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In Peal v. Rizzo, et. al. [pdf], Nos. 1-09-2460 & 1-09-3000 (Cons.) (Ill. Ct, App. Jul. 30, 2010), Justice Lavin affirmed the trial court’s dismissal of the plaintiff’s complaint in light of the plaintiff’s intentional “wiping” of evidence on his personal computer.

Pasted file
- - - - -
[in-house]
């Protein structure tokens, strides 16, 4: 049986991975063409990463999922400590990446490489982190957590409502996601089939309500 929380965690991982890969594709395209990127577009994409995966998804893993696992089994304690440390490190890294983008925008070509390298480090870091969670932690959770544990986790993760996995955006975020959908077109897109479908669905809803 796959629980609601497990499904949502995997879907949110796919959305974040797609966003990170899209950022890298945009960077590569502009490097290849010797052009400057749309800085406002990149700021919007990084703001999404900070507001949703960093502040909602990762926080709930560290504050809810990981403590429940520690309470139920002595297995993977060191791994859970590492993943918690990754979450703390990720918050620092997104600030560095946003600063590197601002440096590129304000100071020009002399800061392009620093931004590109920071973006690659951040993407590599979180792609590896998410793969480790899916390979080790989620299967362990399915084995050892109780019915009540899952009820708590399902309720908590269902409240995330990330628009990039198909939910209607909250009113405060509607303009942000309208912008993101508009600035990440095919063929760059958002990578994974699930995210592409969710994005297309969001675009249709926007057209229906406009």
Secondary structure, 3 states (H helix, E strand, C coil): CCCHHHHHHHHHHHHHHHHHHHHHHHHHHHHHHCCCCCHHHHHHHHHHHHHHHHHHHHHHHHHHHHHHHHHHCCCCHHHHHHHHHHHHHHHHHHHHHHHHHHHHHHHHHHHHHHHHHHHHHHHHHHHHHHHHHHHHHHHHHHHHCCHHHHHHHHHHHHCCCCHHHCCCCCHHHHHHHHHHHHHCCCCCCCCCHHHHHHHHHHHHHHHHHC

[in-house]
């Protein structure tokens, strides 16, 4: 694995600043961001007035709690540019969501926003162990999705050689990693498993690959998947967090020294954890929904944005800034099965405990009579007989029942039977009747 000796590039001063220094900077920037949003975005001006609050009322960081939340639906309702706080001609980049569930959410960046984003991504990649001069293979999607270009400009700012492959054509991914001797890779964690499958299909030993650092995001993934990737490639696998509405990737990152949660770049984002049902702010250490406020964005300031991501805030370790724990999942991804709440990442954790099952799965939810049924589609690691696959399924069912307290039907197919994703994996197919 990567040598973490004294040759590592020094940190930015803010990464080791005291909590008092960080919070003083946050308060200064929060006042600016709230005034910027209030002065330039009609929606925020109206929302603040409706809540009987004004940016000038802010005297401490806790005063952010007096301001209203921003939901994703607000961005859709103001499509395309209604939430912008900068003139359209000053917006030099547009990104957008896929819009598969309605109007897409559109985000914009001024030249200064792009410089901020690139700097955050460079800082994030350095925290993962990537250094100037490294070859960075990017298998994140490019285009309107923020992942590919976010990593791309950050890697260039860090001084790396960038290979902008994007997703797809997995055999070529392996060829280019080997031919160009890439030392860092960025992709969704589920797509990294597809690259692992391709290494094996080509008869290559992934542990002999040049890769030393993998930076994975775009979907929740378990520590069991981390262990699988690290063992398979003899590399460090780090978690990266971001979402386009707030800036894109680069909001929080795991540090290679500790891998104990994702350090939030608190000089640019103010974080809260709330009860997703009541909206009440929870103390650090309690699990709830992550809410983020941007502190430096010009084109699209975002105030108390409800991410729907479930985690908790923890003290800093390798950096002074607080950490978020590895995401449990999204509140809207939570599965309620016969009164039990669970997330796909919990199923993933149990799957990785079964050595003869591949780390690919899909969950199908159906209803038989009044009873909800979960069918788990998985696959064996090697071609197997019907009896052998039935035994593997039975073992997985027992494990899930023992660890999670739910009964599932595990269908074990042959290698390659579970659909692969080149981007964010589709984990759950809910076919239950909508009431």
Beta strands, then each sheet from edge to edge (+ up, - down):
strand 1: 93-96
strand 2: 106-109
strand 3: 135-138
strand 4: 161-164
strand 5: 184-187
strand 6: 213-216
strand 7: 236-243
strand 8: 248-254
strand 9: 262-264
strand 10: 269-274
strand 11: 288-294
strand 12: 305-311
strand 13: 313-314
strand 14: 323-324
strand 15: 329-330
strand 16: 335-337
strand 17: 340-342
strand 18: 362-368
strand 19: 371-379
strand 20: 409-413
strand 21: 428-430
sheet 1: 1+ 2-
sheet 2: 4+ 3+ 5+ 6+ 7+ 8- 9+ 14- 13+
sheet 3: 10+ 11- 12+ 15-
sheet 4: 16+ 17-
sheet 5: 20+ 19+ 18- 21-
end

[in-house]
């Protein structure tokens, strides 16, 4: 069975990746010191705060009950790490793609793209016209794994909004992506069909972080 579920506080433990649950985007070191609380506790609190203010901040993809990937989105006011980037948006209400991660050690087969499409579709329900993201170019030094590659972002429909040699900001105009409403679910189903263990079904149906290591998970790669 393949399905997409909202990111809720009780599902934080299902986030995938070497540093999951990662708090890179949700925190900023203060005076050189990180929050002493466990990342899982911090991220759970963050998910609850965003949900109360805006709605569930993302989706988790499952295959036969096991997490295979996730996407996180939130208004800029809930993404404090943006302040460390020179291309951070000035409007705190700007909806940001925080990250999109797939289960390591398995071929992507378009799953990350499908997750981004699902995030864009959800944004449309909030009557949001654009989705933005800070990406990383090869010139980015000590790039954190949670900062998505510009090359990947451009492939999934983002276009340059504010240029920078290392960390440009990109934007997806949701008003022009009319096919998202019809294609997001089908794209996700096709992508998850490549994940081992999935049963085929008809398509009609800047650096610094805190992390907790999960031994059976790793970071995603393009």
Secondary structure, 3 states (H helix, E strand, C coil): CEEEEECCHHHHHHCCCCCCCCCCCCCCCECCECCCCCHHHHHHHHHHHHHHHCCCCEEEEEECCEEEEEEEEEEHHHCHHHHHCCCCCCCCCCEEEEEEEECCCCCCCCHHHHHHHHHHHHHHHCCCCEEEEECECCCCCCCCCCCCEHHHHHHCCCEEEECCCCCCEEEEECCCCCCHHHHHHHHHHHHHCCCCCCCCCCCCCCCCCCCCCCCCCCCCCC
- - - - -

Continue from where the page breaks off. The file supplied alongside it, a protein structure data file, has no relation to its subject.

The plaintiff sued his employer for defamation and wage allegations based on his employment with the defendants from 2000 to 2006. The defendants’ moved to dismiss arguing the plaintiff’s claims were barred by the statute of limitations and presented several hard copy documents purportedly authored by the plaintiff. The Plaintiff denied authorship of the documents and the court denied the dismissal. The defendants followed up with a letter requesting the plaintiff preserve all potentially relevant electronically stored information (ESI). In discovery, the plaintiff stonewalled defendants’ request for ESI resulting in the defendants’ request for a mirror image of the plaintiff’s hard drive. The defendants ultimately filed, and the trial court granted, a motion to compel inspection of the plaintiff’s computer. After an examination of the plaintiff’s computer, the defendants’ expert testified that the plaintiff had used four separate wiping programs to permanently delete data from the hard drive, including one the day before the court’ ordered inspection. The appellate court agreed that the plaintiff’s explanation was a complete fabrication.